North Korean Court Sentences American Matthew Miller to 6 Years Hard Labor

Matthew miller
U.S. citizen Matthew Todd Miller (2nd R) sits in a witness box during his trial at the North Korean Supreme Court in Pyongyang September 14, 2014, Reuters/KCNA

On Sunday, 24-year-old American Matthew Miller was sentenced to six years of hard labor by North Korea's Supreme Court. The crime? That the California-bred Miller entered the country illegally to commit acts of espionage, according to a report by The Associated Press.

Miller waived his right to a lawyer and reportedly displayed little emotion during the trial, which charged him under Article 64 of the North Korean criminal code, a conviction that can carry up to a ten-year sentence. A chief judge and two "people's assessors" were present and ruled that the court wouldn't seek any appeals to Miller's sentence. North Korea has no discernible justice system or rule of law in place.

The Pyongyang court revealed that Miller ripped up his tourist visa upon his arrival in North Korea back in April. According to The Associated Press stated in court that he had the "wild ambition" of experiencing prison life in the country, presumably to see if it lived up to the human-rights violations the U.N. has accused North Korea of. The Korean Central News Agency reported that Miller was convicted for "acts hostile to [North Korea] while entering . . . under the guise of a tourist." The prosecution stated that Miller lied about having illicit information on his iPad and iPod about the U.S. military in South Korea.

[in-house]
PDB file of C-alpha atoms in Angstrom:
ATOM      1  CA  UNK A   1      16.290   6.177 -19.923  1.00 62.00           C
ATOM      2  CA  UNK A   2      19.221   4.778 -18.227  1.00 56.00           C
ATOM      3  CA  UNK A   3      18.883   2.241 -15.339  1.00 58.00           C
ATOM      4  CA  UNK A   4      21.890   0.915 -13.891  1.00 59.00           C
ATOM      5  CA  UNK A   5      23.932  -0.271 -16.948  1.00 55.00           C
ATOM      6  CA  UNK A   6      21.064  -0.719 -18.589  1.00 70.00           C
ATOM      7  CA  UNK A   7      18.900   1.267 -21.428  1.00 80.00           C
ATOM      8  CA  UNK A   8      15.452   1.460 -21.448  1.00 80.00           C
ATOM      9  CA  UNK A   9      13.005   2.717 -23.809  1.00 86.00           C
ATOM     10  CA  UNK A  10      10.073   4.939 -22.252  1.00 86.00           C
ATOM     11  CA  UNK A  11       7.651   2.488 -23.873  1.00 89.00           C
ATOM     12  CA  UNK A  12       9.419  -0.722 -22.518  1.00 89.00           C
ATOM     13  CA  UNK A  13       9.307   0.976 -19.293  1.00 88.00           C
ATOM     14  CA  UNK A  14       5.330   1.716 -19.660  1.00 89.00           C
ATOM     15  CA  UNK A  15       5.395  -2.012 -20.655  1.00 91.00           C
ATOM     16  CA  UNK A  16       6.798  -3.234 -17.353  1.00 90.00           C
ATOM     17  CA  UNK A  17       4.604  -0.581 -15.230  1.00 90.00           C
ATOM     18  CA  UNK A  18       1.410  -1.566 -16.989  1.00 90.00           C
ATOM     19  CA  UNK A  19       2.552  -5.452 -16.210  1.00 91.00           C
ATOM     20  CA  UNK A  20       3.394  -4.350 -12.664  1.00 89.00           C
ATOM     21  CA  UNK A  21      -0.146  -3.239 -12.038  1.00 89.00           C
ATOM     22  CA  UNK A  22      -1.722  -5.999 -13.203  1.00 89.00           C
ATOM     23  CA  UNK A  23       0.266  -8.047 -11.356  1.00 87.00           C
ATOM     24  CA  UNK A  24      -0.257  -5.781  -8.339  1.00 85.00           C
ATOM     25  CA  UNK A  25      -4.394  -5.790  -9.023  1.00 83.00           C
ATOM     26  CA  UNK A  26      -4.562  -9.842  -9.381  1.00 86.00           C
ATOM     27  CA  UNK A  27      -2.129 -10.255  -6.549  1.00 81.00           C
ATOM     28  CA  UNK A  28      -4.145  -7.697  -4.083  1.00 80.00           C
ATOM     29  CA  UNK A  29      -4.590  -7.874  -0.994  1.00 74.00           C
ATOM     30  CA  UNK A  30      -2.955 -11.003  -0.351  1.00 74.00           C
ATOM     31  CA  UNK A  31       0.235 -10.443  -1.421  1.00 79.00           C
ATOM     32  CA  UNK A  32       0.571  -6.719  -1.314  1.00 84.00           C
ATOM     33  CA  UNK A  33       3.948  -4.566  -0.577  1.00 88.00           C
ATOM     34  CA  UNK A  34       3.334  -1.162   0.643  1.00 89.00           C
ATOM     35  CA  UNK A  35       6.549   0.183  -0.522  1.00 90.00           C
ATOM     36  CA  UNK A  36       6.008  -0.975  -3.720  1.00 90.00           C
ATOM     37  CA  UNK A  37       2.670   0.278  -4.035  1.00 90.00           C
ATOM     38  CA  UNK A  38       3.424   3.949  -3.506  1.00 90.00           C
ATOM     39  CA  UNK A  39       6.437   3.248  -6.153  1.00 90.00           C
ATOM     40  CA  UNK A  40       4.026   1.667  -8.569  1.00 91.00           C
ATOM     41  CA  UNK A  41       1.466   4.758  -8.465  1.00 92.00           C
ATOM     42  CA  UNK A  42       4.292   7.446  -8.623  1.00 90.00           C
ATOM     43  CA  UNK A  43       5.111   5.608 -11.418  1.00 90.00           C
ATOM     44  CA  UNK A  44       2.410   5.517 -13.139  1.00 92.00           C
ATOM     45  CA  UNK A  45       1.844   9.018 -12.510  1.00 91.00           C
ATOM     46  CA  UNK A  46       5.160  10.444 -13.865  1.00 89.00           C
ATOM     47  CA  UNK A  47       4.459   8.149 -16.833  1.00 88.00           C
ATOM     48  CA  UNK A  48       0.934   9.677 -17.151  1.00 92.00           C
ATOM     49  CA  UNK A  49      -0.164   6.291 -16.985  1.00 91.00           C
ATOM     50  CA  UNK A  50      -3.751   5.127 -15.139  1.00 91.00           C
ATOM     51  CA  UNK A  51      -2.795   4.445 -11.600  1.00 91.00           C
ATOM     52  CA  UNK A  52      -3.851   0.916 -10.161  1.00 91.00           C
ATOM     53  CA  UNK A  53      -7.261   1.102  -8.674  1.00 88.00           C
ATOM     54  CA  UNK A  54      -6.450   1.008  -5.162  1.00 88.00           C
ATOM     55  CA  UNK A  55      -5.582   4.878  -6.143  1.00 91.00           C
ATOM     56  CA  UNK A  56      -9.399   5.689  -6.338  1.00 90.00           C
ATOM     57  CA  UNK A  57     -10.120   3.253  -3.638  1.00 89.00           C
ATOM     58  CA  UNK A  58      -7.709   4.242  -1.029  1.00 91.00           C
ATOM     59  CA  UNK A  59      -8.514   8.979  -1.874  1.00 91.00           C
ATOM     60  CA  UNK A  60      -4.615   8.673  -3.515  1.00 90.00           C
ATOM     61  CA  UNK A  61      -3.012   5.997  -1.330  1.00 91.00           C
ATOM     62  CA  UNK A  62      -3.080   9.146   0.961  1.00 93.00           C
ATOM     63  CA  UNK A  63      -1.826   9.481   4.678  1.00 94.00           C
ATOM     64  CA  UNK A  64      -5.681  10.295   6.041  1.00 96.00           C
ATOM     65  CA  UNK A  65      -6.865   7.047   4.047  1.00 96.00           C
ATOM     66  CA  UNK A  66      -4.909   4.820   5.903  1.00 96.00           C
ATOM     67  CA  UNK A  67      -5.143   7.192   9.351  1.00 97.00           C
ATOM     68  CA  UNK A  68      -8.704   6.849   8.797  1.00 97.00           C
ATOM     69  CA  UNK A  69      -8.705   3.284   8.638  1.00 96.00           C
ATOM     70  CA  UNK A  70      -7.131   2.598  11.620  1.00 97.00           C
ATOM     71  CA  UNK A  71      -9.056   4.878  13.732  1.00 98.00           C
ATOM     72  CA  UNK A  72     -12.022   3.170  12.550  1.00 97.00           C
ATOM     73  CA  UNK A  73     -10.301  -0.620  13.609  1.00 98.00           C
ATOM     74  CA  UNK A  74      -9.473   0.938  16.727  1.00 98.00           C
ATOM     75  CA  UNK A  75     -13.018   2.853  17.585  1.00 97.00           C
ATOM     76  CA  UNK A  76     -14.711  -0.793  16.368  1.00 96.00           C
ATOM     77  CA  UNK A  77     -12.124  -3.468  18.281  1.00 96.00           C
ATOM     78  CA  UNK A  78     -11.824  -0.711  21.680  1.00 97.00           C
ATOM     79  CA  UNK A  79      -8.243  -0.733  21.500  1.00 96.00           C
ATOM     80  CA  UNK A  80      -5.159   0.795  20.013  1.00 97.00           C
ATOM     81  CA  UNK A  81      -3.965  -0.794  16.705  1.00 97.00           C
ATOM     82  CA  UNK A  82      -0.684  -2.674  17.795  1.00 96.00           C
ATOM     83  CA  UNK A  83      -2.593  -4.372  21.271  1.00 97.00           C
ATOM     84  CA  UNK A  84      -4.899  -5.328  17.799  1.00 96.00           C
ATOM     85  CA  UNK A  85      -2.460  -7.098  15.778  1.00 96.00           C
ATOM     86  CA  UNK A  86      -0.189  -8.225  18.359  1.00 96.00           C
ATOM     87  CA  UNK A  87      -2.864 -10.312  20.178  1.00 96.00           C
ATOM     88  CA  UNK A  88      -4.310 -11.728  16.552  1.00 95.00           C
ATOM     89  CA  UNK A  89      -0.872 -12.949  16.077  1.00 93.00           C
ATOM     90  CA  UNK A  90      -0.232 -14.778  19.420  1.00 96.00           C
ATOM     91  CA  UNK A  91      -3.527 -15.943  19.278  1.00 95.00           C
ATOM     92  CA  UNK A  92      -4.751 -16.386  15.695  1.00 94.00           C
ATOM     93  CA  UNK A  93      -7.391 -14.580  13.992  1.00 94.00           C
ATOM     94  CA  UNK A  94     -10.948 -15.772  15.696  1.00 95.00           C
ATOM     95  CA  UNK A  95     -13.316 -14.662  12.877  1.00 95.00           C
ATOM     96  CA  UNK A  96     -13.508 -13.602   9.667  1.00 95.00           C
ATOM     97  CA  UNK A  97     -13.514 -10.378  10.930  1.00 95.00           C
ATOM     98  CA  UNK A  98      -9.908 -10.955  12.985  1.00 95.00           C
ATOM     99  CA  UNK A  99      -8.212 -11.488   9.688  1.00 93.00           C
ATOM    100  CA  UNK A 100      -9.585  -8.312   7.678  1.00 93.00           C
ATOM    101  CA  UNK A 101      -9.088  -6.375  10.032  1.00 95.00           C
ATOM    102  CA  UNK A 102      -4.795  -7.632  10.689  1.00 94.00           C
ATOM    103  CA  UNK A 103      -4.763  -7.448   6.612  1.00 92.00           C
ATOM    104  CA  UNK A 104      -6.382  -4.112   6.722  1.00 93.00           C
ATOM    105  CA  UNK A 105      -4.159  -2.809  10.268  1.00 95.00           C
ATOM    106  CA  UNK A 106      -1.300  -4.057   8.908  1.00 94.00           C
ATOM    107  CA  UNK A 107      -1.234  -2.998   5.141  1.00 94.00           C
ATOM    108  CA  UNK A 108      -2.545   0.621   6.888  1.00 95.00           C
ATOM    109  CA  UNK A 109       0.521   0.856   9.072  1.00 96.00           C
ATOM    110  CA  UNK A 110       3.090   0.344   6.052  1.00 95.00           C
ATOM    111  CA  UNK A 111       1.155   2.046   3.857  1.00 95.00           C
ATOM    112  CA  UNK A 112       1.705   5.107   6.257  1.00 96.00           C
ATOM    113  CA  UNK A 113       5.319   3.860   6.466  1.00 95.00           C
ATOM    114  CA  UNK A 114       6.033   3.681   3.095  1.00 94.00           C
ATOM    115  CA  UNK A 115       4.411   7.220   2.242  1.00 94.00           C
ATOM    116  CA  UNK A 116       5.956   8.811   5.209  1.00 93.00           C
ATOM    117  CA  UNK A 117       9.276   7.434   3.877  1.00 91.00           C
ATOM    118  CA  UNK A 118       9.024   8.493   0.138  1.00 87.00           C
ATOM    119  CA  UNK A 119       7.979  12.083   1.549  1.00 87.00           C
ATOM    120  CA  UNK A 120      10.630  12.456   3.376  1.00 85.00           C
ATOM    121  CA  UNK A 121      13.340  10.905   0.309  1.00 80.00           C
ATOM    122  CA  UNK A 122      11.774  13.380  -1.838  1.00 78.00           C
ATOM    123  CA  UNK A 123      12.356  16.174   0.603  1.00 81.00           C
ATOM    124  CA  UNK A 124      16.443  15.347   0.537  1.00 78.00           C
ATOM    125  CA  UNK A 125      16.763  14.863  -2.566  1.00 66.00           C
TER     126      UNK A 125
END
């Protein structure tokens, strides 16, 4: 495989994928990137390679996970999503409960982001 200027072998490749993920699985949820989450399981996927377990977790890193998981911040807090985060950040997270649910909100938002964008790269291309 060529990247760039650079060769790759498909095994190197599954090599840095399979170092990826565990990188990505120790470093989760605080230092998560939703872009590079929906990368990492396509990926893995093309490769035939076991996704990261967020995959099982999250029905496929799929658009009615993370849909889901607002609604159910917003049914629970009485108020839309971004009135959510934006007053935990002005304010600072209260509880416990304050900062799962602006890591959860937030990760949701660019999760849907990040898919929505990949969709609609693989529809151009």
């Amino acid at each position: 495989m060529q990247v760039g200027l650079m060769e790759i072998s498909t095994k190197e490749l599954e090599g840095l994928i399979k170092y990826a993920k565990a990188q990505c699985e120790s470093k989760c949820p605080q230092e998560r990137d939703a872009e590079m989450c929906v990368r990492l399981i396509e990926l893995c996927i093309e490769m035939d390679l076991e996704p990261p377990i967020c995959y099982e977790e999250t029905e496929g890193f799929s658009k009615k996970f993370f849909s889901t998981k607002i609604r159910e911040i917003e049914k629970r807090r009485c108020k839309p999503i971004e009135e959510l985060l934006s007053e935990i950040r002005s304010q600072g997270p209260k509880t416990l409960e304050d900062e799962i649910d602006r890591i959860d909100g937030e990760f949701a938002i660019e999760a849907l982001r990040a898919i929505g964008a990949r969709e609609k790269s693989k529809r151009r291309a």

Initially, Miller was believed to be seeking asylum in the country. But the prosecution stated that this was a cover-up for his real plans of espionage. Miller is one of three Americans currently being detained in North Korea, including Jeffrey Fowle, who was arrested in Congjin for leaving a Bible in the bathroom at a sailor's club. Korean-American missionary worker Kenneth Bae, another American being held in North Korea, was charged with a 15-year hard labor sentence for attempting to wage "hostile acts" upon the country.

Yet Pyongyang is seeking to strike a deal with the United States, reports The Washington Post. All three Americans participated in dramatic interviews at news organizations in Pyongyang in early September, calling for a U.S. envoy to come to North Korea and set them free. The North Korean capital is attempting to lure in tourists to the country, despite keeping several foreigners captive.

Miller told The Associated Press last week that he had written a letter of appeal to President Barack Obama, but hadn't heard anything yet. Fowle, Bae and Miller have all appealed for a senior statesman from the U.S. government to help their cases in Pyongyang.

Robert King, an envoy from the United States investigating human rights violations, has attempted to venture to North Korea to help release the prisoners, but his invitation was revoked. In past decades, Americans held in North Korea were released after former presidents Jimmy Carter and Bill Clinton arrived in the country. Their visits were used for internal propaganda in Pyongyang, where footage of American leaders appealing for captives' release is viewed as a symbol of North Korean dominance.

The United States cautions citizens against traveling to North Korea, which is ruled by the Kim family. Recently, North Korea publicly stated that it supports Scotland's fight for independence.